We are in the second week of September and I can’t help but notice the extreme heat that we are experiencing several days after summer’s end. The weather changes in recent years has brought about wildfires, sporadic temperatures and hurricanes which can lead to anxiety, depression and post-traumatic stress disorder. Areas of our country that are hit the hardest, can lead to individuals experiencing displacement, loss of one’s home, and food insecurity as and local businesses are also impacted.
Many people feel a sense of dread and strong emotions about the climate crisis that we are facing. Some feel a personal responsibility to make our world better. On a recent trip to visit a friend, she shared the action steps she is taking around helping to make our environment better. At the same time, she was pondering if it would do much good. Another friend has reassured her children several times that the world is not coming to an end.
Young people are talking about the environment and our climate and many express concerns that they have inherited a problem that they didn’t create. A friend’s teenage daughter said, “I vacillate between sheer panic and denial of the situation.” Then there are those who say there is no issue with our climate and politicize the issue as simply “Washington DC’s concern is unwarranted.”
Families and peer groups are stepping up when it comes to recycling, donating leftover food and reducing the use of plastic.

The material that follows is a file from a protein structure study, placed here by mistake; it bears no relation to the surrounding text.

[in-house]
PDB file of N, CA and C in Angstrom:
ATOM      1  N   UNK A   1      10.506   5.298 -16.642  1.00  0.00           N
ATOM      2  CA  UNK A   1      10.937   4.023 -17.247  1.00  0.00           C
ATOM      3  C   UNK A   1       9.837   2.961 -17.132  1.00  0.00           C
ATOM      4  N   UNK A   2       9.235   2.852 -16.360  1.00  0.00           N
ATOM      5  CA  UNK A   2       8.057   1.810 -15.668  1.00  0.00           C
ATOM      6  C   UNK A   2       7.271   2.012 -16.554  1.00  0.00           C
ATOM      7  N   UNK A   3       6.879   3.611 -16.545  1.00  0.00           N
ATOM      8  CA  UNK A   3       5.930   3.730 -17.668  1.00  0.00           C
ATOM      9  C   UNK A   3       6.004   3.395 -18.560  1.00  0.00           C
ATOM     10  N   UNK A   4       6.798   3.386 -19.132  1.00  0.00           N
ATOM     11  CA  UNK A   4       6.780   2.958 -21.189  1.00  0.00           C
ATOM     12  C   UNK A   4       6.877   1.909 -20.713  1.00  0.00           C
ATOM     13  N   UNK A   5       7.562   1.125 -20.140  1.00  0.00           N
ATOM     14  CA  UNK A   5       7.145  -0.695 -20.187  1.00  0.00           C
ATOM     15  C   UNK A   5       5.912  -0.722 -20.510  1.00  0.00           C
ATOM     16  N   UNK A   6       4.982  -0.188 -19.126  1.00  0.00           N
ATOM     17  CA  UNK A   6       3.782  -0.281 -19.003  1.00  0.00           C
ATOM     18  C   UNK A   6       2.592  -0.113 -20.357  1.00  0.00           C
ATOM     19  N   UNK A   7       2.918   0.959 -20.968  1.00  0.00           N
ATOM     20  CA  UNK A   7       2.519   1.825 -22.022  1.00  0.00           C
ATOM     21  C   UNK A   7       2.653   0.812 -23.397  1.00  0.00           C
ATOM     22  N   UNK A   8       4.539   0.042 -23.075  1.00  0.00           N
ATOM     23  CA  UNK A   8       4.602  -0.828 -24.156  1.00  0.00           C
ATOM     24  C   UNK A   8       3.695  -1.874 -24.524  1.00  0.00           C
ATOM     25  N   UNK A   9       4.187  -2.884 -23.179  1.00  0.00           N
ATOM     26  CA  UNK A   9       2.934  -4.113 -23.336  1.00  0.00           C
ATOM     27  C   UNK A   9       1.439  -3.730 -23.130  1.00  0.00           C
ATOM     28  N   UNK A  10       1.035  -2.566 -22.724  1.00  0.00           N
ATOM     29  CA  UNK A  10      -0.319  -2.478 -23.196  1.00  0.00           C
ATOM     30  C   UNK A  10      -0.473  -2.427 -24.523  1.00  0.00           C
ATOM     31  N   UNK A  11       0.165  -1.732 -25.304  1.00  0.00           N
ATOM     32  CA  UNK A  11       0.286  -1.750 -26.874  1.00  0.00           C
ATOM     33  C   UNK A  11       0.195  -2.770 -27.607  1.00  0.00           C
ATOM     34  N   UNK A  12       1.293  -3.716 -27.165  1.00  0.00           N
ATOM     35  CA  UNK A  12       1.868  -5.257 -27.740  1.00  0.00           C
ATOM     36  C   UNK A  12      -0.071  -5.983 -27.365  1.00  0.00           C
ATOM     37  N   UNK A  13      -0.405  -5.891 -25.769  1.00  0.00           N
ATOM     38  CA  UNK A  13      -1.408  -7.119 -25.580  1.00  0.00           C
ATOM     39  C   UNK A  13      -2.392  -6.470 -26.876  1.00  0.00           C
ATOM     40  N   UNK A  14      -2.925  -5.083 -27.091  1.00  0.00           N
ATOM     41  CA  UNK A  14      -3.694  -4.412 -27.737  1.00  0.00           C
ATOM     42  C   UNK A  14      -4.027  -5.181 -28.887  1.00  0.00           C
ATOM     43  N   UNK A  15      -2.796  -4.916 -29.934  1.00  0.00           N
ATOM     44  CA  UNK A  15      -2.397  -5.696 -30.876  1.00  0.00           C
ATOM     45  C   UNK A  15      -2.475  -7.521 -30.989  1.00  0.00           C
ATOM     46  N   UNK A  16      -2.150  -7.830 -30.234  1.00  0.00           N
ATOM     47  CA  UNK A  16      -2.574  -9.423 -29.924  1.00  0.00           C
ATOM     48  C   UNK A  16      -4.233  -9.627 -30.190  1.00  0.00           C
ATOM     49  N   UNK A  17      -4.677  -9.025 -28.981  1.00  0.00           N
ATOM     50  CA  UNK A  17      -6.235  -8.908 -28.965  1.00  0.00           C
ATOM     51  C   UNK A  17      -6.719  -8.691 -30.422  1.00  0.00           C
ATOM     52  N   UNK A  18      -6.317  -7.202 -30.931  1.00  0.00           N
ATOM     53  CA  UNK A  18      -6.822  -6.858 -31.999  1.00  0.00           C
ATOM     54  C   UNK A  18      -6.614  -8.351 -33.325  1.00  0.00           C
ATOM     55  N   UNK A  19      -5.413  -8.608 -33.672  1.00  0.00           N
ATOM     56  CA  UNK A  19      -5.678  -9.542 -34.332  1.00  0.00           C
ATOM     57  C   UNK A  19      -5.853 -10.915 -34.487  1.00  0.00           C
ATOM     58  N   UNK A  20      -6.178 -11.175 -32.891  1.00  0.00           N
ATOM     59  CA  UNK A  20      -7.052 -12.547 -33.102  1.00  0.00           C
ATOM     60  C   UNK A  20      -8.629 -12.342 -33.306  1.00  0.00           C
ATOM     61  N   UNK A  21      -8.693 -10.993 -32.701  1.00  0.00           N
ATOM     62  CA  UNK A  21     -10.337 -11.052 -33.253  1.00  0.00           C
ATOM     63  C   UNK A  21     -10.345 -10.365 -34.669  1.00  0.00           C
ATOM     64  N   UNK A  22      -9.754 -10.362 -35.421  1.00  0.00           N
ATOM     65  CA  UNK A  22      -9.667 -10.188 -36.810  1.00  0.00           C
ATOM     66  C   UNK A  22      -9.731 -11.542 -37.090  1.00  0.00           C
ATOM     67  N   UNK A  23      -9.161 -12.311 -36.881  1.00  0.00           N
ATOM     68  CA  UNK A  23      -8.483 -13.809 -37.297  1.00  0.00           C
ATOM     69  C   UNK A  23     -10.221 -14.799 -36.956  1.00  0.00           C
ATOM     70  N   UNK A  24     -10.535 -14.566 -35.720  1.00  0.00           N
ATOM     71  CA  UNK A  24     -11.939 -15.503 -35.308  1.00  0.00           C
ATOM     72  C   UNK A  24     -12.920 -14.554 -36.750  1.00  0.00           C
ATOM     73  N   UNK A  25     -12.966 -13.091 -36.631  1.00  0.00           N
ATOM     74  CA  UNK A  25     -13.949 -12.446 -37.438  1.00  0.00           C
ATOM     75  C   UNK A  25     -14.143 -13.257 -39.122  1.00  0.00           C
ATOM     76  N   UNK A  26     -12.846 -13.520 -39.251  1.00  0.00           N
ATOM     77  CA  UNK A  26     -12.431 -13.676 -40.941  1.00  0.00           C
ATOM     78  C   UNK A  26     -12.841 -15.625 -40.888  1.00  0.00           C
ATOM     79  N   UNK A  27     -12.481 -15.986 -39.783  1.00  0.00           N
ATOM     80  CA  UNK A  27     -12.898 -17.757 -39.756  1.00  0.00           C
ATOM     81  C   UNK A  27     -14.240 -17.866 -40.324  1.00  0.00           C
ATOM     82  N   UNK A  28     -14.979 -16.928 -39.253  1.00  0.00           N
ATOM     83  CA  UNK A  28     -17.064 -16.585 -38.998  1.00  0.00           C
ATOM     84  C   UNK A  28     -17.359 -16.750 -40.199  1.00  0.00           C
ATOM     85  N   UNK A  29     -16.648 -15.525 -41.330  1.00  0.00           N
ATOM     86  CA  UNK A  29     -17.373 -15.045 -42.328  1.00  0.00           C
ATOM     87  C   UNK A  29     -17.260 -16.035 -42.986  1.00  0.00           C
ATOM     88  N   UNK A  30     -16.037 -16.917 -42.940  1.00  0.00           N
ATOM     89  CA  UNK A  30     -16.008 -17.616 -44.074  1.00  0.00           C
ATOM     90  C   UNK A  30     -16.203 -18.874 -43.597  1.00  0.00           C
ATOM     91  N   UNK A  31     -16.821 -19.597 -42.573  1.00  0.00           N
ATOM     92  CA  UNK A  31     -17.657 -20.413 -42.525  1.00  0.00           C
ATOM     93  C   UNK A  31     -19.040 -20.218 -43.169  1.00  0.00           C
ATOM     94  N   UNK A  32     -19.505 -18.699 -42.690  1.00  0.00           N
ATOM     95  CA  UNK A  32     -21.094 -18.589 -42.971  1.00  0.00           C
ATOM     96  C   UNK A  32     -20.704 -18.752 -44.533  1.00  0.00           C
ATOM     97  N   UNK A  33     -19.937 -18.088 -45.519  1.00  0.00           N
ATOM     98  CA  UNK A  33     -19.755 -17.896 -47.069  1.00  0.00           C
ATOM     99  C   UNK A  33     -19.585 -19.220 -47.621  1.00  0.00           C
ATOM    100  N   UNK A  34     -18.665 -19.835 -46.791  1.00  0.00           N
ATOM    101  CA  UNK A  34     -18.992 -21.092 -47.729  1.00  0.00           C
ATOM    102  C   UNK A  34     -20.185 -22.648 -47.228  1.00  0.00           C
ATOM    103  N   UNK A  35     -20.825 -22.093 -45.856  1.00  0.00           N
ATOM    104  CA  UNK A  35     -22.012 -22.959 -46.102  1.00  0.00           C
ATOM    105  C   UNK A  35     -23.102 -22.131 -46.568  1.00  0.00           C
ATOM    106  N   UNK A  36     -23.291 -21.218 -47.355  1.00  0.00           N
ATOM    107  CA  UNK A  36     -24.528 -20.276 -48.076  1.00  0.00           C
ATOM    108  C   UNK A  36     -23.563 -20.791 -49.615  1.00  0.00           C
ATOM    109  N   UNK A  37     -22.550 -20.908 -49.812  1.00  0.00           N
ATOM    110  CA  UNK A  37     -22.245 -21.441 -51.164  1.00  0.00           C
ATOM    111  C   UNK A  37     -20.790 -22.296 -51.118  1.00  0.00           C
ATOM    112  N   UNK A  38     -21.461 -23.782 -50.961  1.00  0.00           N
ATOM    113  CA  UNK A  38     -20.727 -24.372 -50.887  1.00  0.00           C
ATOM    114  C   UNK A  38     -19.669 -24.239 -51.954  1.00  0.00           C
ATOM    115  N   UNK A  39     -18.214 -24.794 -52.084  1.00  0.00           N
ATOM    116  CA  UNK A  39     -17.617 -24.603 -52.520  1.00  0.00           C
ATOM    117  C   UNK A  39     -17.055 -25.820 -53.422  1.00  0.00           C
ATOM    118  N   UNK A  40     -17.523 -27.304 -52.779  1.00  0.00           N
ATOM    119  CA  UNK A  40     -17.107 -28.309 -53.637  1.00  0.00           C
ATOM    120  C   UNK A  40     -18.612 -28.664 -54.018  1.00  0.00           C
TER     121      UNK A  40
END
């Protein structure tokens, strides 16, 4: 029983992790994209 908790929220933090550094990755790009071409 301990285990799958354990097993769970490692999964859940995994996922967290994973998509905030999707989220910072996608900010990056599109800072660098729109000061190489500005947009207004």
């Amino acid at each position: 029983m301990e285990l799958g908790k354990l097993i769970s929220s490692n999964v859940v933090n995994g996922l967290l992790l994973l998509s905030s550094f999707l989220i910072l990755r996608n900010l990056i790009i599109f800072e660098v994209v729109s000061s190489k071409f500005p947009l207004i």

Beyond these action steps, researching the issue, community activism and holding politicians accountable can be key areas to focus on.
Social equity and addressing the impact on vulnerable communities can help reduce the negative impact of displacement and forced migration on communities that deal with these issues on a regular basis. It’s important to consider helping communities with food insecurity and access to supplies.
Public awareness and education can provide information on the mental health implications of climate change, as well as promote eco-friendly behaviors.
Taking action is the best way to manage concerns and complex emotions. Pick something that you want to do to help our environment and have fun doing it.
Kay Gimmestad, LCSW-C is a business coach and clinician in New York City with 20 years of experience working in the profit and not for profit sectors of Human Resources, Health and Human Services. She has built a reputation for being highly skilled in facilitating behavior change while working with employees, both individually and in groups, on matters relating to performance management, substance abuse, crisis intervention, and stress/wellness.